Canadian Mining Lobby Pushes to Amend Environmental Legislation in Chubut Province, Argentina

MiningWatch Canada

Members of the civil society group “No a la Mina Esquel” are condemning lobbying efforts by Canadian company Pan American Silver (PAS) in the weeks prior to newly-elected representatives taking office in the southern Argentine province of Chubut. PAS’s plans to develop an open pit silver-lead mine in Chubut have been stymied for years due to a legislative ban on mining in the province.

Several socio-environmental assemblies in the Patagonia region launched the “#WeAreWatchingYou” (#LosEstamosObservando) digital campaign in response to the constant lobbying efforts by the Canadian company. They also formed commissions to monitor the legislative sessions in an effort to prevent changes to existing legislation banning open pit mining during the electoral transition.

The pro-mining lobby isn’t new. Ross Beaty, founder and chairman of PAS’ Board, met twice with outgoing Argentinian President Mauricio Macri, first in Buenos Aires in 2016, and later in Davos in 2018, to discuss the company’s operations. PAS also operates the Manantial Espejo mine in the neighbouring province of Santa Cruz.

PAS acquired Navidad from Aquiline Resources in 2009, despite provincial legislation banning open-pit metal mining and the use of cyanide in processing. The ban, the first of its kind in Argentina, was the product of a widespread mobilization against Canadian mining company Meridian Gold (later acquired by Yamana Gold) in the region, with an overwhelming majority rejecting the mining project in a 2003 referendum.   

When PAS acquired the Navidad project in 2009, it did so with full knowledge that there was a ban on open-pit mining, not to mention social opposition to large scale mining. Since that time, the company has dedicated itself to influencing the legislature to modify the law in favour of the project, in total disregard for local communities and the environment. The company’s bad behavior in Argentina is a pattern we see repeated in other countries,” said Kirsten Francescone, Latin America coordinator for MiningWatch Canada.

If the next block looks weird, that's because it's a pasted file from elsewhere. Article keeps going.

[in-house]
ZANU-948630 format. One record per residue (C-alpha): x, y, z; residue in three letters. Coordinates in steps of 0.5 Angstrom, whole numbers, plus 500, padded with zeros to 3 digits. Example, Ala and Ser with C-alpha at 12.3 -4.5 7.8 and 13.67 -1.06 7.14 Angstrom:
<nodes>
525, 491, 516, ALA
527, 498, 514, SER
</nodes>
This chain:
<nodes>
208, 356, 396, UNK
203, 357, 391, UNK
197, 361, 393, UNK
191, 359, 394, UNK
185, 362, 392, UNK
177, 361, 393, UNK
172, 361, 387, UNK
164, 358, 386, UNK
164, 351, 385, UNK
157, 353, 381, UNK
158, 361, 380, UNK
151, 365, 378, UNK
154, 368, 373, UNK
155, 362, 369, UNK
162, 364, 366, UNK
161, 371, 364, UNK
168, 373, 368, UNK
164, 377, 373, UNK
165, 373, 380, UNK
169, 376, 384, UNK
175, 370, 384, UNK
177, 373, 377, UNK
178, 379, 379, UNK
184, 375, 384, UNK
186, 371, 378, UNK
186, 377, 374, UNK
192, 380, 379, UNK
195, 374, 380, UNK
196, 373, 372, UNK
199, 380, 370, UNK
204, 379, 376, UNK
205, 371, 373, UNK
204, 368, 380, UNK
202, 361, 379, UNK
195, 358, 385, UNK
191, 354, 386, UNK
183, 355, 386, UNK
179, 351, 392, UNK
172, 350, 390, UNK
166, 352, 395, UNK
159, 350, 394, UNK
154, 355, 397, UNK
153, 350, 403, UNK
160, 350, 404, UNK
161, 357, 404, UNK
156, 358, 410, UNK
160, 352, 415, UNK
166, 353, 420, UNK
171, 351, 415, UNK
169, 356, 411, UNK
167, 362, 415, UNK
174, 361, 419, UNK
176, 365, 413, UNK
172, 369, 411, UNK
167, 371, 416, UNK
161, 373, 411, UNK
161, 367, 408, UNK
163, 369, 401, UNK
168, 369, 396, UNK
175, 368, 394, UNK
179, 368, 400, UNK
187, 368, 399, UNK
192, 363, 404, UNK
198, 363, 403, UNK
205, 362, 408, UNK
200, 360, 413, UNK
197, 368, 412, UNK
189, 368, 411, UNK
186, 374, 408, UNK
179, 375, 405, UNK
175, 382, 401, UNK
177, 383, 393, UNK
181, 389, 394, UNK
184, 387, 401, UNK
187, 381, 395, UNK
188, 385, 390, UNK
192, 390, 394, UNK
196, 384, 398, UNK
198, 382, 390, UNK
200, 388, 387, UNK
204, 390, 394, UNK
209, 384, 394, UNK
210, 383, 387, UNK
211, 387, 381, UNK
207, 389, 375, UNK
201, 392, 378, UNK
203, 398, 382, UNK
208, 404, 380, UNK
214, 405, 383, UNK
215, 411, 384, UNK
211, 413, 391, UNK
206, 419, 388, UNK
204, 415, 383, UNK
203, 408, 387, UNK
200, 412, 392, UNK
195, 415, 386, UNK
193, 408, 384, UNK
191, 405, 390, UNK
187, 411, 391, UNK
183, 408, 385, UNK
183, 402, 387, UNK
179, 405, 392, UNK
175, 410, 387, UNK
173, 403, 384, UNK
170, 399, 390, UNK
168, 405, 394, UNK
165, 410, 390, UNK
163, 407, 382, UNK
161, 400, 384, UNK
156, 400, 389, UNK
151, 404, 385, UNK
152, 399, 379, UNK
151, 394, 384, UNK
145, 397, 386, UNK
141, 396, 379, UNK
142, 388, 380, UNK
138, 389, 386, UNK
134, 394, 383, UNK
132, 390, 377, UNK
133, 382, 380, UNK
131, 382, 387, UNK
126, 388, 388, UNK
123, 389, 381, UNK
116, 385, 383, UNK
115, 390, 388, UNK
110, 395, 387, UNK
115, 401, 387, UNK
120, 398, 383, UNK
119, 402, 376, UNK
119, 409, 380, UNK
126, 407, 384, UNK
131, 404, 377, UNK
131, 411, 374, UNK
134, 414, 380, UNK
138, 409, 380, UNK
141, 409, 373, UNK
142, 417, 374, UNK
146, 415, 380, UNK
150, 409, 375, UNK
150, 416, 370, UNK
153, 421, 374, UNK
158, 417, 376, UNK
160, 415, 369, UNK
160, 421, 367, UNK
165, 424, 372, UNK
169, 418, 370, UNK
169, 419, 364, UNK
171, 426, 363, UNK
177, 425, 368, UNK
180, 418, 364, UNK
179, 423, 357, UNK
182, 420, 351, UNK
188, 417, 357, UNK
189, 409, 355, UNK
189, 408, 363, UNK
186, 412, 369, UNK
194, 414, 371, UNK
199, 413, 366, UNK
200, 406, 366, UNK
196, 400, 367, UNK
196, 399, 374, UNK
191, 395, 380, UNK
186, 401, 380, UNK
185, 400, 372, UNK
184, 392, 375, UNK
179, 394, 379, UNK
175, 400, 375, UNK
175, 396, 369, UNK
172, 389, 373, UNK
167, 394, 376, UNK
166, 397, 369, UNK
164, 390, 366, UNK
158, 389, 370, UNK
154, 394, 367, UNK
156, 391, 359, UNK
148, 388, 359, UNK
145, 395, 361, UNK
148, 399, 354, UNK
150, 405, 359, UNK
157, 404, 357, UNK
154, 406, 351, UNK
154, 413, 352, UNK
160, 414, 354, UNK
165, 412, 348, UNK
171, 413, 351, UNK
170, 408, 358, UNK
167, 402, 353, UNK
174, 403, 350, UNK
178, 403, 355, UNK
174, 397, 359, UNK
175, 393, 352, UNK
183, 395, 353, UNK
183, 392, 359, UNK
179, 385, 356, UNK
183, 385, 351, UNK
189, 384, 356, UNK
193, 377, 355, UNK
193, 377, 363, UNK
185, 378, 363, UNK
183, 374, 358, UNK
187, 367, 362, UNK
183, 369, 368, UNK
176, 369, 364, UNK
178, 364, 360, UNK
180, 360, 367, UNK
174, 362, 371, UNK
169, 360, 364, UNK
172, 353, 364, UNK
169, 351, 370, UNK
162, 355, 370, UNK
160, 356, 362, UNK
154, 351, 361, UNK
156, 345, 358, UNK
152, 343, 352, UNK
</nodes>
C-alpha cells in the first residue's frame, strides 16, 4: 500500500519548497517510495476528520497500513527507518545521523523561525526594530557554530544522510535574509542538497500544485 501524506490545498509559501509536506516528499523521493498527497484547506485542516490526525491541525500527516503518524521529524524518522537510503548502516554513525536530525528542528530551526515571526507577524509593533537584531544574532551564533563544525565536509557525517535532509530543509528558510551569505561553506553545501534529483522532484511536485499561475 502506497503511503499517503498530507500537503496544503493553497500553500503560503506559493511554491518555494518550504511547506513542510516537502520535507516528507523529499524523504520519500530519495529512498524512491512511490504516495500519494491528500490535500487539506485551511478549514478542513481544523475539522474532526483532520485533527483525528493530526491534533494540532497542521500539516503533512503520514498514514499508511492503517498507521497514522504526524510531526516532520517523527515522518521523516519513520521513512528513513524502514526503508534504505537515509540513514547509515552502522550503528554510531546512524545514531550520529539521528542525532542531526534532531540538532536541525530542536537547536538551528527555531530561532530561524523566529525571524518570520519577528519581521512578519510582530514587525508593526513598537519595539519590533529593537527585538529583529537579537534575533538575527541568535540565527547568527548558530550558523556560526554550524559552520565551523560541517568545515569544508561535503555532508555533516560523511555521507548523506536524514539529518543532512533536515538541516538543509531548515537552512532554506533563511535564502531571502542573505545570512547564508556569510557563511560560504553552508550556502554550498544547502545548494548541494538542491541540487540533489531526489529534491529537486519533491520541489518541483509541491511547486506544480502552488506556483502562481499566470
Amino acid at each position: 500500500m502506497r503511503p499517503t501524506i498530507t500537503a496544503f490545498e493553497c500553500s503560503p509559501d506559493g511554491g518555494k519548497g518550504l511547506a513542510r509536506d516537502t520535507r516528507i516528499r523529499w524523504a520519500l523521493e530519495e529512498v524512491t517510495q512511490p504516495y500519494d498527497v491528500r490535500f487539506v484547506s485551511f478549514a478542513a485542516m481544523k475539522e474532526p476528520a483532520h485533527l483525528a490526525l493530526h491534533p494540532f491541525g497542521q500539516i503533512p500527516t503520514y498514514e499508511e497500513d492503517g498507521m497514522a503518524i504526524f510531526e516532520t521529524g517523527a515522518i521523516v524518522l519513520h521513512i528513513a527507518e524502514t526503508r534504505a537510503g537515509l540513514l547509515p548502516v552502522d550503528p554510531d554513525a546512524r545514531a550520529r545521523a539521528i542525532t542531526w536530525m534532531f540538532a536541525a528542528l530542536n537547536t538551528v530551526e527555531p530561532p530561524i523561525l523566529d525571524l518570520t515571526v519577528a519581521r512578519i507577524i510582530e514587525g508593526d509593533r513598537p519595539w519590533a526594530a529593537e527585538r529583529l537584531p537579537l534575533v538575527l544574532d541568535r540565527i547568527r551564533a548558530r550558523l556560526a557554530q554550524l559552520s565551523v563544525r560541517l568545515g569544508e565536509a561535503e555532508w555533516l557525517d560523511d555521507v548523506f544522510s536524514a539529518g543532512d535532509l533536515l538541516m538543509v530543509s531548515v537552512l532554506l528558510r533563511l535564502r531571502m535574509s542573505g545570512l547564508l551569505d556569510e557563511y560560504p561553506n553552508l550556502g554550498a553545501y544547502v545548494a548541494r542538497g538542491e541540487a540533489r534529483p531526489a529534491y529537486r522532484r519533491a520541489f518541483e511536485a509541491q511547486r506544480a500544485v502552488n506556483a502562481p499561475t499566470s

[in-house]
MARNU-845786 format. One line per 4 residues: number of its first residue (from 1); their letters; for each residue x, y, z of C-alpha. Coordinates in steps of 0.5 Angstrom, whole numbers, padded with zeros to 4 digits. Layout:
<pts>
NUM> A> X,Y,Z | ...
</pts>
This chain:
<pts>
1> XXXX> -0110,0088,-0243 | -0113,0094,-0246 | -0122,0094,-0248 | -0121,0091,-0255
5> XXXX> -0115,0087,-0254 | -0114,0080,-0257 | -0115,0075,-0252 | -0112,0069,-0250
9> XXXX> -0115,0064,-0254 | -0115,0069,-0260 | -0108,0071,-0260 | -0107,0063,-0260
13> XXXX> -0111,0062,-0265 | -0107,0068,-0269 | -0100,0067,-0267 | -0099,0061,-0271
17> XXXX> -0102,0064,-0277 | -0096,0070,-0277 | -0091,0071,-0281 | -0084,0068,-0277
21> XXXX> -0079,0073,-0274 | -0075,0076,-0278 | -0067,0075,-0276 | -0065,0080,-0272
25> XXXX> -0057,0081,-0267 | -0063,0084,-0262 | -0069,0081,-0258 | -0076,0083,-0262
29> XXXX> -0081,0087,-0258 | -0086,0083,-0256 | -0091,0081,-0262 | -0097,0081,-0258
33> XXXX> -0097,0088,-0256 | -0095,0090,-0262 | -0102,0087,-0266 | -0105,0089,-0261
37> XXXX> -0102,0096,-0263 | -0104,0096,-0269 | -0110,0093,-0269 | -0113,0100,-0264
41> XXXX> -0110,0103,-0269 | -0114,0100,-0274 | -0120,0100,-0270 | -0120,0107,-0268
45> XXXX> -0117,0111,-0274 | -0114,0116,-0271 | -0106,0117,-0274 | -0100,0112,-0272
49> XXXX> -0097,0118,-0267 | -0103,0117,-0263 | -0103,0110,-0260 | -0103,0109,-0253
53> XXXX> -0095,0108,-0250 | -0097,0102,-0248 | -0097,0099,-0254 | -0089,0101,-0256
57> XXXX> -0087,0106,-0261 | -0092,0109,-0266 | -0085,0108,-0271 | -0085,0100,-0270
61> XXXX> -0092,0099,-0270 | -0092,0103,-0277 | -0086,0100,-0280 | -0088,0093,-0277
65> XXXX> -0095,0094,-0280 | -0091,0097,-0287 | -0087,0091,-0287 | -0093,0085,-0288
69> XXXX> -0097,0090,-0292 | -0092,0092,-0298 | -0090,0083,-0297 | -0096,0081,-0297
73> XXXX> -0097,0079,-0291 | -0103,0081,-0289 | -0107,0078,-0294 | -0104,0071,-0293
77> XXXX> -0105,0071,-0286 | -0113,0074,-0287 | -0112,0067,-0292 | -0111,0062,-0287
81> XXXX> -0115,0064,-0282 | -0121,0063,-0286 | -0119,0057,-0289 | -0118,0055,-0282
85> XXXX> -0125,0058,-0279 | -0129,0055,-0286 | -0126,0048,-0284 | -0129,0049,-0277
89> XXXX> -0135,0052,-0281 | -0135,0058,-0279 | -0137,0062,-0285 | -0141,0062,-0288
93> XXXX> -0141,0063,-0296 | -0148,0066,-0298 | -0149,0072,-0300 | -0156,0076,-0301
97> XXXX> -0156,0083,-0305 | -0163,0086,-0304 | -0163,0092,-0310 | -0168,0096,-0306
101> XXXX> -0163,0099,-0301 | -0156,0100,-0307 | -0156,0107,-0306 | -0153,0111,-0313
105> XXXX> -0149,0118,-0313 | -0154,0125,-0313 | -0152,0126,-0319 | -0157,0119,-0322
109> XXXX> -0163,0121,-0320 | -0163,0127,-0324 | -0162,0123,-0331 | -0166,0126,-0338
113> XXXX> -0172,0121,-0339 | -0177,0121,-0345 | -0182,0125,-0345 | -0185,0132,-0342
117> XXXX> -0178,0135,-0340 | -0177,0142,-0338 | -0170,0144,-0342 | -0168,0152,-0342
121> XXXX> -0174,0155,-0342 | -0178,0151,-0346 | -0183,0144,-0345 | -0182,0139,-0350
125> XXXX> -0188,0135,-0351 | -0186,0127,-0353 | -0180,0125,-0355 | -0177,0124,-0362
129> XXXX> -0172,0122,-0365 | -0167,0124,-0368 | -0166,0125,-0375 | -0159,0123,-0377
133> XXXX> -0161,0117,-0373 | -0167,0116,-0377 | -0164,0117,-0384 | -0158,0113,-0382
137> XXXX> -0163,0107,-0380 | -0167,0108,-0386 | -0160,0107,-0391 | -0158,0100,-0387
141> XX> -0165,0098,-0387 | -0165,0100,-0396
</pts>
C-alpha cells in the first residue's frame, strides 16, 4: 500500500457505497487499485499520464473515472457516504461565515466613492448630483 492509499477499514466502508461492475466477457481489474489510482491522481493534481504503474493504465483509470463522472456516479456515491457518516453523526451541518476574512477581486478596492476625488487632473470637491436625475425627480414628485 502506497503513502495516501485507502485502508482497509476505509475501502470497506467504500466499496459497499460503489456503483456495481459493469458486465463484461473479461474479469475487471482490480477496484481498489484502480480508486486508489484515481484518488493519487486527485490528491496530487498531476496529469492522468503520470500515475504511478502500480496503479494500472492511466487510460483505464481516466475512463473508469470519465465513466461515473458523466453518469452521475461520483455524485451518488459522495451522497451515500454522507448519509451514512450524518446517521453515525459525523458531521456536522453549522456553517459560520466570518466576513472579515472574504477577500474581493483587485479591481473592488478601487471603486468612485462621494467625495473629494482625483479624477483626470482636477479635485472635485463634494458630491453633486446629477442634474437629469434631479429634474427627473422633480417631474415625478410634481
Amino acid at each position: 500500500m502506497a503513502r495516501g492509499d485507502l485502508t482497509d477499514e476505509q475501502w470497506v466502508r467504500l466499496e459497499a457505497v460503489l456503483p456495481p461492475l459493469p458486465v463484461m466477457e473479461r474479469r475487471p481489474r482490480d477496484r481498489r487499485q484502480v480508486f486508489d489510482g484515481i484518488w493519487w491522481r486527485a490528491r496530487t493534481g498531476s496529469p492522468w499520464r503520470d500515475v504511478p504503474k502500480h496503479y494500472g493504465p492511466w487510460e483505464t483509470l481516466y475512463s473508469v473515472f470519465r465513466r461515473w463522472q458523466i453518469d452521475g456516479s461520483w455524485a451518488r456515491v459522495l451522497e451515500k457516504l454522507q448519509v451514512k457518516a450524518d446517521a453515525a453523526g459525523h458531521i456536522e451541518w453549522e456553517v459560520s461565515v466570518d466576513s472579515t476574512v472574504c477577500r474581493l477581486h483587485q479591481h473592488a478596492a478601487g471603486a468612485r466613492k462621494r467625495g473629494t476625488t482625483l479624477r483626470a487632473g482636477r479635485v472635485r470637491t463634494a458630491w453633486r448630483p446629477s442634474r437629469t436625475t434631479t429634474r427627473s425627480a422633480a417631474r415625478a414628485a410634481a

Last week, the company was criticized in Beaty’s home base of Vancouver by Indigenous representatives from Guatemala and British Columbia for discrimination and failure to respect communities’ right to self-determination. The Union of British Columbia Indian Chiefs joined Xinka people impacted by PAS’ Escobal silver mine in Guatemala in denouncing the company for buying yet another suspended project with zero social licence and that is embroiled in a flawed and exclusionary state-led consultation process. Xinka community representative, Luis Fernando Garcia Monroy, accompanied by allies in Vancouver, presented a petition  signed by over 8,000 Canadians in front of the Beaty Centre of Biodiversity, demanding that the Xinka not be discriminated against in this process.

Communities around the Navidad project are worried that the increase in lobbying will transform Chubut into a mining province, contrary to the desires of the majority of its population. Numerous bills under discussion in the legislature, including one that would permit a “mining zone” within the ban, are aimed at paving the way for Pan American Silver to operate.

In 2014, environmental groups presented a draft initiative to strengthen the existing open-pit mining ban, in force since 2003. However, an ominous legislative session completely distorted the bill and it did not proceed. In the middle of that debate, a legislator was photographed reading a text message sent by a director of Yamana Gold coaching his intervention.

In April 2018, with the support of more than 17,000 signatures, the assemblies again asked the Legislature to discuss the Popular Initiative presented in 2014. They received no response.

(UPDATE, November 29th, 2019)

On November 28, The Assemblies of The Communities of Chubut denouced the presence of the Canadian consular officer, Dale Smyl, and his assistant at the municipality of the Madryn Port, where they met with the mayor of the municipality and the vice-govenor elect. According to communities, the Madryn Port would be the export point for the mineral, if the mine were to commence production.

"We make public our same rejection of Ricardo Sastre, the Mayor of Puerto Madryn and vice-governor elect, and the Canadian Consular Officer, who have been wandering around the Madryn Port, to which they wish to make part of their scheme of plunder and death."


  • Kirsten Francescone, [email protected]
  • Cristina Aguero, NoALaMina Esquel, (+5492945592499, Español)
  • Robert Hlousek, NoALaMina Esquel (+549245583158, English)
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